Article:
Why do runners "shut it down"?

Saving energy for the final is one thing, but slowing down before the tape in heats looks like a recipe for disaster.

Published August 19, 2008 6:45PM (EDT)

A question for you track and field experts, and I know you're out there.

Why do sprinters and hurdlers "shut it down" -- that is, stop running fast -- a few feet from the finish line when they're leading in qualifying heats? I get the idea that the top runners, who figure to advance, don't go all out in the heats because they're saving their energy for the final.

But that's different than what I've been seeing time and time again in the heats: A runner runs hard enough to be in first or second place near the finish, then starts slowing down about three steps before the tape.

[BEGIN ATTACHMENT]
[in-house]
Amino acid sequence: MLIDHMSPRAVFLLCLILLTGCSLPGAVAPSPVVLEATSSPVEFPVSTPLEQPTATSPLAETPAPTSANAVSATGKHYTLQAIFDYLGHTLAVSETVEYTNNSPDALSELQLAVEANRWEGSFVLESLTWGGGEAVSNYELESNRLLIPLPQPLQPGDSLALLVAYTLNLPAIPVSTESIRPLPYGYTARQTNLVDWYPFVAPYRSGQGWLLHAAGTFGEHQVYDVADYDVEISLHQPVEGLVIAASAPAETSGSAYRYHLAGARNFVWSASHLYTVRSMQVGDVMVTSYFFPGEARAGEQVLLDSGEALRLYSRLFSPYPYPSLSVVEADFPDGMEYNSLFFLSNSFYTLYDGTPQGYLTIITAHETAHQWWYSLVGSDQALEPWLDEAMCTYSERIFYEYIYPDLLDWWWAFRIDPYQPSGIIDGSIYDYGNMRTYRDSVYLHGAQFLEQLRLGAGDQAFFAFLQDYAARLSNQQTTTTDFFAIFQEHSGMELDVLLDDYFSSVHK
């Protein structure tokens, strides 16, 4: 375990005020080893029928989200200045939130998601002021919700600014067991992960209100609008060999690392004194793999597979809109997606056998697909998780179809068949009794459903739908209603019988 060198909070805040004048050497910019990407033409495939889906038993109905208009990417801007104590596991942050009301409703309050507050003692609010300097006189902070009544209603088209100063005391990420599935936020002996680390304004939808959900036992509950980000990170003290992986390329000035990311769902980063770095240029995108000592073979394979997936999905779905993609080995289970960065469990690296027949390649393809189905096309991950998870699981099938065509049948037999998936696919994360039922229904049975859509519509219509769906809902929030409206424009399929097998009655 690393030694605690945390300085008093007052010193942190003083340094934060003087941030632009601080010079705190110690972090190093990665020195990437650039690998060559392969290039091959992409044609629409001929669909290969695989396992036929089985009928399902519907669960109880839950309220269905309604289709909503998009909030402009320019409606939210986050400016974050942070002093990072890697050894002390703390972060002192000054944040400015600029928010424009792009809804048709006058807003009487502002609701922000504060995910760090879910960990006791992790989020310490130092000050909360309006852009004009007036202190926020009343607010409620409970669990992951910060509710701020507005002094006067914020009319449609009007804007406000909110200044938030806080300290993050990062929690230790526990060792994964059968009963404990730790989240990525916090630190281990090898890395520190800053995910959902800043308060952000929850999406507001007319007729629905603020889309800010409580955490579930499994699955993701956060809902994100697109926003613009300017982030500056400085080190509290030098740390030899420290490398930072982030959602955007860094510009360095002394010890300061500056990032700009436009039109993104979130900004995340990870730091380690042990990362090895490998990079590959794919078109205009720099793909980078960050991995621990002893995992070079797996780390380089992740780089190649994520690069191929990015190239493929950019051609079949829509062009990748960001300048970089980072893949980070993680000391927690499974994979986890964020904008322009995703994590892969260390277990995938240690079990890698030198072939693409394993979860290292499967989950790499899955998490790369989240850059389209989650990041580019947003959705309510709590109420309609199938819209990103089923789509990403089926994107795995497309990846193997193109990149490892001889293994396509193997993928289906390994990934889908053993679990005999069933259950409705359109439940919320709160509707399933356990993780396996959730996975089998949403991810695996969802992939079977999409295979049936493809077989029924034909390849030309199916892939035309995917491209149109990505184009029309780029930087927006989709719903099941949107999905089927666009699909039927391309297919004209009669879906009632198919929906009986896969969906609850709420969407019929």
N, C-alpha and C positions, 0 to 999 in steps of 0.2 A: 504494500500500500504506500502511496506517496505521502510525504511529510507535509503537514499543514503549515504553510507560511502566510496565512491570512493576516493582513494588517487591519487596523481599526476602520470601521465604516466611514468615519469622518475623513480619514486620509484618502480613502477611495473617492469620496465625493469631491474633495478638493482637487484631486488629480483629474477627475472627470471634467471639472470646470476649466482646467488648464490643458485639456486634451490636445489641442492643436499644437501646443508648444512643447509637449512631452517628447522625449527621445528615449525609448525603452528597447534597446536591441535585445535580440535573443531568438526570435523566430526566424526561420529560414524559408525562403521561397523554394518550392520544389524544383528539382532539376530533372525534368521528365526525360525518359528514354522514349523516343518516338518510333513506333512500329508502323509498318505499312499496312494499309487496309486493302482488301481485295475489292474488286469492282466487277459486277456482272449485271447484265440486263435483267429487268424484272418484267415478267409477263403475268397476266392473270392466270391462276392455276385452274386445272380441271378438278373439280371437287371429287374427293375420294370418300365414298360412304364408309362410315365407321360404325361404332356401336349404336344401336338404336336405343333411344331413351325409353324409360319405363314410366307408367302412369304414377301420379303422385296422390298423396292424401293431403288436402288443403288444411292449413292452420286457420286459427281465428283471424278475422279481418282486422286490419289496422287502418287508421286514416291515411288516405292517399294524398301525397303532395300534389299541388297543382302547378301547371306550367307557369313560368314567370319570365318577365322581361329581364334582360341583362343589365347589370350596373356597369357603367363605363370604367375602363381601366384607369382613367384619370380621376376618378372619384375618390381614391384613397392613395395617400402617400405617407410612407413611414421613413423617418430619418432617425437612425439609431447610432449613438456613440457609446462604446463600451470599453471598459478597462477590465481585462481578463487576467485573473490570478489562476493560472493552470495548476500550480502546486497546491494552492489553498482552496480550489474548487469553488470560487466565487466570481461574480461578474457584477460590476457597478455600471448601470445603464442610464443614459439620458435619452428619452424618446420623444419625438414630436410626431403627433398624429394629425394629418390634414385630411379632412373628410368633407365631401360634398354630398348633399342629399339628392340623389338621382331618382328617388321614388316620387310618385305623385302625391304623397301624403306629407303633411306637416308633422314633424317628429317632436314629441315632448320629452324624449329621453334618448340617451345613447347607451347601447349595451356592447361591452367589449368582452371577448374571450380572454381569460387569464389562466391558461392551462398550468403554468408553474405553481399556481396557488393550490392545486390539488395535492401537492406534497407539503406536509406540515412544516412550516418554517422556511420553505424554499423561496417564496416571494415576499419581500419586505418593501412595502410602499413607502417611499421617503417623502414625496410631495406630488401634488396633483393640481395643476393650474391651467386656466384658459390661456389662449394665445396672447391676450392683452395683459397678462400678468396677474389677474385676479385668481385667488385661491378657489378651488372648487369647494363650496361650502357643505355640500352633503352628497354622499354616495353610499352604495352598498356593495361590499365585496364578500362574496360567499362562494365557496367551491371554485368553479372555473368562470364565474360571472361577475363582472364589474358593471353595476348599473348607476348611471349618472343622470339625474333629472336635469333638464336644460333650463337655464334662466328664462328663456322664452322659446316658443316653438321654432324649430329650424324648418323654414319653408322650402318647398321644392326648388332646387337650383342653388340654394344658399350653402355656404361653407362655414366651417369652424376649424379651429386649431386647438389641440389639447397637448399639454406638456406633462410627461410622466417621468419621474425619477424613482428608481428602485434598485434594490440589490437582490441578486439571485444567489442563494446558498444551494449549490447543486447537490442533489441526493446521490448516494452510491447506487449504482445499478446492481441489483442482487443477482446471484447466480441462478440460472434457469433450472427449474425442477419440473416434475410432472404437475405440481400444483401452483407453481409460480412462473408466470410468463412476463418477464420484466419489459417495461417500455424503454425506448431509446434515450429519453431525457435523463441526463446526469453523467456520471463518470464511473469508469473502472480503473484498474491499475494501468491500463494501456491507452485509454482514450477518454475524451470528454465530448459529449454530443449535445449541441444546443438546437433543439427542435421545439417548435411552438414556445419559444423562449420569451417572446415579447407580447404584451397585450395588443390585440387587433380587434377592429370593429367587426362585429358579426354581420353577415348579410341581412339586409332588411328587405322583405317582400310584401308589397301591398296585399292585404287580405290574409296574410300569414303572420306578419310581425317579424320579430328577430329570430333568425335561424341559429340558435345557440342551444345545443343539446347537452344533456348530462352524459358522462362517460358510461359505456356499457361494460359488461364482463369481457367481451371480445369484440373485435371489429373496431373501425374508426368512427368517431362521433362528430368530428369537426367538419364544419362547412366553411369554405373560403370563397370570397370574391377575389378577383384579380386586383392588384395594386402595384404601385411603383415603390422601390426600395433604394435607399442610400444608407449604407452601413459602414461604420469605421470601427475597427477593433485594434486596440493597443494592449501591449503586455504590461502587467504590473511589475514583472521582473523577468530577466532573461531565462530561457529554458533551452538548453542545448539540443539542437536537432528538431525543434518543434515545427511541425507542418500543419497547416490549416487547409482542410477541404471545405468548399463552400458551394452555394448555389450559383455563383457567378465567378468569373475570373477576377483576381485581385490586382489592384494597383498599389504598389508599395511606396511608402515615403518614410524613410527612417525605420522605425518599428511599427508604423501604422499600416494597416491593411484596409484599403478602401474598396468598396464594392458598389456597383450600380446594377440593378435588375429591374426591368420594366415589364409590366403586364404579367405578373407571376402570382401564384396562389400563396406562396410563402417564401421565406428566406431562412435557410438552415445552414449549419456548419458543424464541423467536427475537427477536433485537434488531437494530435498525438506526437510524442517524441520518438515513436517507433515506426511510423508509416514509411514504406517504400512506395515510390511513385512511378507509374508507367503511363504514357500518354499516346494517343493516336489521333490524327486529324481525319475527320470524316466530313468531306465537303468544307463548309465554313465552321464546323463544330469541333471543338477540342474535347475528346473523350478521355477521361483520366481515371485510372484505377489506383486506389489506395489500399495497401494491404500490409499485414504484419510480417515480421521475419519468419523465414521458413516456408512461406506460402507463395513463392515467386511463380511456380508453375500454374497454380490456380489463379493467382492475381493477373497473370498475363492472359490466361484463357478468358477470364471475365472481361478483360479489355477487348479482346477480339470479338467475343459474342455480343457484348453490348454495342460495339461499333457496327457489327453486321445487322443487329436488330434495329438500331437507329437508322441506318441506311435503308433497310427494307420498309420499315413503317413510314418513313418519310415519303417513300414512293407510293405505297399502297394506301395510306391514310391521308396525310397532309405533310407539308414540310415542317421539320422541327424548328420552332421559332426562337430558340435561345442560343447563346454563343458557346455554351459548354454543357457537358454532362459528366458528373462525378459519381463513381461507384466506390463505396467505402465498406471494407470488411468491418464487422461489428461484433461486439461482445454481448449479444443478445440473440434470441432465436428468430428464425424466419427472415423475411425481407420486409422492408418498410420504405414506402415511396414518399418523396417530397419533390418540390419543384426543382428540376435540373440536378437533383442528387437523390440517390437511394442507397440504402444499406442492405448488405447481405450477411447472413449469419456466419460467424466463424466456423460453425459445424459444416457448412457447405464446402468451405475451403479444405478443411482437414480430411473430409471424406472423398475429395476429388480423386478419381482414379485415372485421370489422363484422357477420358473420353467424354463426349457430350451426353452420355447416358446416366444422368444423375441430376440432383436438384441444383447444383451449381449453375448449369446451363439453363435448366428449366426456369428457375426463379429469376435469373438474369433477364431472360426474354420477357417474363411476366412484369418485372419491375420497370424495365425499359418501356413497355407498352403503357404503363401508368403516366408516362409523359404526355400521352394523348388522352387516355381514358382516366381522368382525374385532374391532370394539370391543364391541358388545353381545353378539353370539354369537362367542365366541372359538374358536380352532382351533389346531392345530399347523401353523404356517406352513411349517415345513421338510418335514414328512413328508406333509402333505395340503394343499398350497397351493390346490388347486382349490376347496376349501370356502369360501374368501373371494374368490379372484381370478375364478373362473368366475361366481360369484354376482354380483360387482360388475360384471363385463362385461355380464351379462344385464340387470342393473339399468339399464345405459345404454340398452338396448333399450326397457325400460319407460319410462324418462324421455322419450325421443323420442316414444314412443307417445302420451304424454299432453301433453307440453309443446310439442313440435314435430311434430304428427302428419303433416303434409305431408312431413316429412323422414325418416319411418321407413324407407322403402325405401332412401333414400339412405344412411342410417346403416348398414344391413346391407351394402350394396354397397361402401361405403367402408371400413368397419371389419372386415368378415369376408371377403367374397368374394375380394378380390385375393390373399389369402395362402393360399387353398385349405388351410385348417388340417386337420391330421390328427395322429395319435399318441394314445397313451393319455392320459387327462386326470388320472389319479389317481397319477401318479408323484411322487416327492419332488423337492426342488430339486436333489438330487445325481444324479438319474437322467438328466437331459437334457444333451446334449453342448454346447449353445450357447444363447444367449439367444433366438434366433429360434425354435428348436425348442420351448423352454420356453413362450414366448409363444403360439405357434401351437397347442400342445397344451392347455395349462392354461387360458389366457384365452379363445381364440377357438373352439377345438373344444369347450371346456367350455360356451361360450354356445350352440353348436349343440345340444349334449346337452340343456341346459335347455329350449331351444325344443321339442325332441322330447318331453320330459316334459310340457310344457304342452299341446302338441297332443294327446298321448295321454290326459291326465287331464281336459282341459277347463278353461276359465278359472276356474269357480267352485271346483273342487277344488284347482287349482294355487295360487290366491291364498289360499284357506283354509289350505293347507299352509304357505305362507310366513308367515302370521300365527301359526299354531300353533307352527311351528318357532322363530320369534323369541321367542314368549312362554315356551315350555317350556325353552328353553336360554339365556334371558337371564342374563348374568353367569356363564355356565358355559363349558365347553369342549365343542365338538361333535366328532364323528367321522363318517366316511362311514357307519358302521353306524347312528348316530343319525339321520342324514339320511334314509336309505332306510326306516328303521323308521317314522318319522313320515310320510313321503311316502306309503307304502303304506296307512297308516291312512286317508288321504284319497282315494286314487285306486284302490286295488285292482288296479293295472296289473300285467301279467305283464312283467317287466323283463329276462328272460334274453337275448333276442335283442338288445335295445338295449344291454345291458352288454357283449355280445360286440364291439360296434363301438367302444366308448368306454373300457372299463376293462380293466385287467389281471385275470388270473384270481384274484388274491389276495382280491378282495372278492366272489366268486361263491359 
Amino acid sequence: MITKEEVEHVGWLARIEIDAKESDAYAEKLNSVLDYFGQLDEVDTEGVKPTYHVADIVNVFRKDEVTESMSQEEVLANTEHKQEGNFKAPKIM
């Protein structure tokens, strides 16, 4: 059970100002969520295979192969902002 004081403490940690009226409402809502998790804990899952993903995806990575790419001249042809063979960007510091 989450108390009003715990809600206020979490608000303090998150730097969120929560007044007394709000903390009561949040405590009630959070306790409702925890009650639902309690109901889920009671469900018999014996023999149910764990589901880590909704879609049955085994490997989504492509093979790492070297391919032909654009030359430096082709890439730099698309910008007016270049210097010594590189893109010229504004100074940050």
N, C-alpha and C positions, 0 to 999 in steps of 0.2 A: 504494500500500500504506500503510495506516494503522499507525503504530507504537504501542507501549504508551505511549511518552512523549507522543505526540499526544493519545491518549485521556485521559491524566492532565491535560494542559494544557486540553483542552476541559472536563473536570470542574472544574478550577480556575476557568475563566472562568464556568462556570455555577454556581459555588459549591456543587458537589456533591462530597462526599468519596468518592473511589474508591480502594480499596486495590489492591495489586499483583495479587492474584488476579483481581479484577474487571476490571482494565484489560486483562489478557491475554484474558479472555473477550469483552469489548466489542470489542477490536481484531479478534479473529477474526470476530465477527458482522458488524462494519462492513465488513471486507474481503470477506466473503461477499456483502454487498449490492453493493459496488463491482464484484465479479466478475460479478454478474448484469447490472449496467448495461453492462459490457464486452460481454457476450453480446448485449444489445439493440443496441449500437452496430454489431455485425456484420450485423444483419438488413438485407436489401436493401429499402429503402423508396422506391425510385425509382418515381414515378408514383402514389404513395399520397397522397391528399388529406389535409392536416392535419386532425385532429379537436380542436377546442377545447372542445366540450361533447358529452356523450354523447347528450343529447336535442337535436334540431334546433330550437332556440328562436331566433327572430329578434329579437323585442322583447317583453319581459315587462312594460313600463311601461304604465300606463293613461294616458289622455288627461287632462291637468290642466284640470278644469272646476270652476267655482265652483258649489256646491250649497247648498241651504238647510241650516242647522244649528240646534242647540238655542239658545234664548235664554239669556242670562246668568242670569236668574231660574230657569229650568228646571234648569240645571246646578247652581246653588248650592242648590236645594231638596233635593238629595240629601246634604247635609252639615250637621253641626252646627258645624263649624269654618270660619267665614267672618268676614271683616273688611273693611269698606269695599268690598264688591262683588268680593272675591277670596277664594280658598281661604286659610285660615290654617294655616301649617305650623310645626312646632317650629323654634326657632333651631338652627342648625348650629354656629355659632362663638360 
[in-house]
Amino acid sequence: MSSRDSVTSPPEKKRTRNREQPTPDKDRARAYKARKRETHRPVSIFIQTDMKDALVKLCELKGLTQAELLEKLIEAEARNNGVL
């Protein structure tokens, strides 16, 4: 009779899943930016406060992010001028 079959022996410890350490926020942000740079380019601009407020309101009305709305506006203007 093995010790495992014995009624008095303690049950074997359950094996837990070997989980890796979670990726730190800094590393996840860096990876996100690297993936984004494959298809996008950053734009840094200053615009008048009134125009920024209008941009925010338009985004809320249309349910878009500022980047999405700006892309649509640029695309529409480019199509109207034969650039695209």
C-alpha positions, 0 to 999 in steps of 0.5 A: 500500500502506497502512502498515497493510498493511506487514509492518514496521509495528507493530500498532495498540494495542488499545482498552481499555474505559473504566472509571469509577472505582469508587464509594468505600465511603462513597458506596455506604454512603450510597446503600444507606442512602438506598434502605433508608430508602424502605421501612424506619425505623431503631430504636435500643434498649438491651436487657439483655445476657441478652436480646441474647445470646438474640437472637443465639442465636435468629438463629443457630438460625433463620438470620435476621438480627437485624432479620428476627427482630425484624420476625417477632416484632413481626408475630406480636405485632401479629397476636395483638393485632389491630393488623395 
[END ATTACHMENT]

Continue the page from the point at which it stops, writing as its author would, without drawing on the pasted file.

It looks to me like a recipe for being overtaken by two or three battling also-rans and missing out on the medal race for no good reason. I haven't seen that happen yet, although it's possible I've seen it in previous Olympics and forgotten it. I have no mental "save" key for track and field. But I've seen it almost happen several times.

It just can't be that slowing down in the last few strides is a significant energy saver. Like, what, running hard for 42 steps is OK, but you shoot your bolt if you run hard for 45? No way.

Run just hard enough to qualify, but do it through the tape. Right? What am I missing?

By King Kaufman

King Kaufman is a senior writer for Salon. You can e-mail him at king at salon dot com. Facebook / Twitter / Tumblr

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